Did you know I went to cooking school? It’s true – Culinary Institute of America in Hyde Park NY. I grew up in the restaurant biz and thought I wanted to be a chef.
It was a short lived thought…
But it did teach me a lot about cooking!
Here’s what you absolutely positively need for cookware:
One big ass pan for sautéing foods (most healthy cooking is saute based.). This depends on how big your cooking surface is. Generally a 10″ is a pretty good choice for this. Think a big saute pan.
FYI – the difference between a saute pan and a sauce pan is not worth arguing over. One has sloped sides, the other doesn’t. Get the slope sides one.
One big ass pot. Again, depends on how much cooking surface you have. Somewhere in the neighborhood of a 3.5 quart pot with a lid that ideally is also oven proof (meaning it can be used at temps above at least 400 degrees).
Some glass baking dishes. I am not a fan for using glass on the range top. I think it’s too fragile, doesn’t handle heat well and generally is a pain to cook with.
A veggie steamer that can fit into your pot.
A few cheap wooden spoons and plastic spatulas. Never metal on metal! Unless you’re grilling outside or over an open flame.
Nice things to have if you are cooking for more then yourself or want some more variety:
A smaller saute pan – about the size/diameter of one of your hands, i.e. 7″ and smaller.
A smaller, oven friendly (I think all cookware should be able to go into the oven) pot, more in the neighborhood of a 1.25 quart or even 16 ounce. This is basically for heating up liquids for tea, soups, etc.
That about sums it up! Here are some basic cooking tips I wanted to pass along:
- Don’t let food sit in your cookware over night, especially salty/acidic food. It will ruin the pan quicker.
- Never metal on metal! Plastic or wood in all of your cook ware.
- A damp paper towel should be all you need to clean your cookware, most times dish soap is not needed.
- Keep them out of your dish washer. Stop being so lazy, if you don’t let food sit it should be easy to clean your cookware. Non-stick remember?
- Low heat is better then high heat when cooking. High heat does produce more contaminants. Also, I always tell Logan – the hotter the heat source, the quicker it cooks and the more time you have to spend standing over it to make sure it doesn’t burn.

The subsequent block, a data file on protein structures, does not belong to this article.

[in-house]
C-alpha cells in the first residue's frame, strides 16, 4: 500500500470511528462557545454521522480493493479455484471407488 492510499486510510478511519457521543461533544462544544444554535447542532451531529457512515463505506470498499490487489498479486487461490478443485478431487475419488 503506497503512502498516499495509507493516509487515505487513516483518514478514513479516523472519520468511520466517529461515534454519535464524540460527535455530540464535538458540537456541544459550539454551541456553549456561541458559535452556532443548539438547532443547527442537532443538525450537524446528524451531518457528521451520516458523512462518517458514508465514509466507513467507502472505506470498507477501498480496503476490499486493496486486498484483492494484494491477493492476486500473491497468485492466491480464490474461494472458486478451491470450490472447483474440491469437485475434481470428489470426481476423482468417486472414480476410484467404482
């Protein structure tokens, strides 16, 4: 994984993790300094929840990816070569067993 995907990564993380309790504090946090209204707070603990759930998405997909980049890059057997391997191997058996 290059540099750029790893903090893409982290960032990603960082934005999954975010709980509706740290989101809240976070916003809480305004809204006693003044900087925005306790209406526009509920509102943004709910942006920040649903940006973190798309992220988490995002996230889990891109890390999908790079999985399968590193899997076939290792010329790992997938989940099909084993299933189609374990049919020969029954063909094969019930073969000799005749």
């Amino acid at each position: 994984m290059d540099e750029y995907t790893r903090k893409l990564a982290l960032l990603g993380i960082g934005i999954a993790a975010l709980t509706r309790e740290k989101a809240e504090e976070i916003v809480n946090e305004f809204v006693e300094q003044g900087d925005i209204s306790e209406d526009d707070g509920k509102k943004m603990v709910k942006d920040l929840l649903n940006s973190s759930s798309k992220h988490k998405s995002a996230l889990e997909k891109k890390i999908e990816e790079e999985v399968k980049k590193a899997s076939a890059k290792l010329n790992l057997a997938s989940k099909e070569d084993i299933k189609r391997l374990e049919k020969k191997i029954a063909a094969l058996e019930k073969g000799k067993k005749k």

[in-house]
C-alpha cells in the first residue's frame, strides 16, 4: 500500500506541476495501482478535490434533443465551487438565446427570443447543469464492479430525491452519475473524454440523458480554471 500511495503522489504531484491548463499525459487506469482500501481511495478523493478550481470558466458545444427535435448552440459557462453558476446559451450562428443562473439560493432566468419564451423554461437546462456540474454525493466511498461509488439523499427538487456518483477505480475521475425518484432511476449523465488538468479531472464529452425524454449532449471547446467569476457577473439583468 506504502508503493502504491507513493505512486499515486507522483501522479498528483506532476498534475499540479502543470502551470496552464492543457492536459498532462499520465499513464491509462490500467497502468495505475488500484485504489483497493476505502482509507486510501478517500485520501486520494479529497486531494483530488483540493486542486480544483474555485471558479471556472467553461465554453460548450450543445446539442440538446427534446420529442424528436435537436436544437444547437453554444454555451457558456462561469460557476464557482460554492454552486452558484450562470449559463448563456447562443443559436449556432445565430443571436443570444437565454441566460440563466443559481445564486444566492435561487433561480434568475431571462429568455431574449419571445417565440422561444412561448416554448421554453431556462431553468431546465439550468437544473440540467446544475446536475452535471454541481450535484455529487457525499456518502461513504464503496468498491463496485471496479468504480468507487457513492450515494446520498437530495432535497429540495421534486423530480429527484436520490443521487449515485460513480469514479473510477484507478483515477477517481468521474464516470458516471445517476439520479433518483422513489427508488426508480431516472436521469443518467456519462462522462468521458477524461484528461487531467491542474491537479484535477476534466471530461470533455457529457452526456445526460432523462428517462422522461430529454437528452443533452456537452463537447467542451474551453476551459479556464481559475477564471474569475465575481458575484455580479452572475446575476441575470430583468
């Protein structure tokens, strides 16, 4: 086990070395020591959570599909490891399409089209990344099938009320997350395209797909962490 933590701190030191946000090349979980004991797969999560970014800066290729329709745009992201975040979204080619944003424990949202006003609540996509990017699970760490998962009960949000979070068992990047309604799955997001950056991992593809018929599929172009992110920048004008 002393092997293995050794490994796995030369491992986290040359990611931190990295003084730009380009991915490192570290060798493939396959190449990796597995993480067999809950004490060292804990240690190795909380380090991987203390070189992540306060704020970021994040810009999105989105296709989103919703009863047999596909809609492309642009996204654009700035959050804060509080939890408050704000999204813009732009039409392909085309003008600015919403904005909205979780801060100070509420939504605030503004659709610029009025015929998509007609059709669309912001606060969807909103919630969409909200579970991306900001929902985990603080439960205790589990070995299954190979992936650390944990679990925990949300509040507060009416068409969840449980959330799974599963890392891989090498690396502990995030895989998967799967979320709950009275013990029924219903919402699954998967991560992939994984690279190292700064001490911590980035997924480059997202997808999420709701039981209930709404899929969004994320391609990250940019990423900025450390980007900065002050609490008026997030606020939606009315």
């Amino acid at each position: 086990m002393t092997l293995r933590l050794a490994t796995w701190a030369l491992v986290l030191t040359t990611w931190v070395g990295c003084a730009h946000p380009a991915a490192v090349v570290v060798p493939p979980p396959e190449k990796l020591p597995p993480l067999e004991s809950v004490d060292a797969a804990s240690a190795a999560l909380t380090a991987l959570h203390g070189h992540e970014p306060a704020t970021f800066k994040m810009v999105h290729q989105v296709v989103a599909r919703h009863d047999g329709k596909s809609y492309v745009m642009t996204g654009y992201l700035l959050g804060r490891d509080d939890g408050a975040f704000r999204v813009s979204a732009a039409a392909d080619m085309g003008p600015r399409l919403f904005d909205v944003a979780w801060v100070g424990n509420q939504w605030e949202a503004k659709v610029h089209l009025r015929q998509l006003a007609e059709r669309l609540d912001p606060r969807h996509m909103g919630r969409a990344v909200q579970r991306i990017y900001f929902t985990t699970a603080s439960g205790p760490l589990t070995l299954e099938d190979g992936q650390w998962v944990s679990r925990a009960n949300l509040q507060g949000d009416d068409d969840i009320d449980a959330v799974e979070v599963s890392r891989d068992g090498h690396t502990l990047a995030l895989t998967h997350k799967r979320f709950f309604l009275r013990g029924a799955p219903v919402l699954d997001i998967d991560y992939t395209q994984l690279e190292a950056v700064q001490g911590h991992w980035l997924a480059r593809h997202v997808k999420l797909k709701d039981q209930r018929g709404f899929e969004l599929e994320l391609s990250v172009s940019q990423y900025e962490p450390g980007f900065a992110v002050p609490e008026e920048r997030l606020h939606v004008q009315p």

- Cast iron cookware first.
- Ceramic cookware second.
- Don’t buy sets unless you can find a great deal! As s previous chef, I could fill up a whole residential kitchen with just the pots and pans I used to use. Bundled cookware (a 14 piece set for instance) tends to have a bunch of stuff you won’t use and will just take up room in your kitchen.
- Spend your money on knives and pots and pans. A good 10″ chef’s knife as well as a good pairing knife are really all you need. Over a $100 for one knife is not unrealistic.
- The sharper the knife – the less you will cry. Both when you cut your self as well as when you’re cutting onions, shallots, etc.
- Don’t buy oven mitts. Use towels.
- But never a wet towel. Water conducts heat.
- Lids are lids, don’t sweat the lids.
- Don’t stand in front of the oven door when you open it – unless you like to be blasted by 400 degree heat.
- Make sure your pot handles are never pointed toward the oven handle. Pot handles should always be pointed to the sides of the oven.
- Higher the heat, the faster your food will burn.
- Have all of your prep done BEFORE you start cooking. There is nothing worse then having to cut something up to add to a recipe that is already cooking.
- Salt and pepper along every step of the way. Every time you add a new food to the pot/pan, taste and S+P.
- 200 degrees is a perfect holding temp. If you are cooking multiple things/want to make sure you can eat everything HOT, turn your oven onto 200ish and store all the food in there.
- Don’t cook in aluminum foil…especially high heat and acidic (sense a trend here?). Apparently that’s not good for you.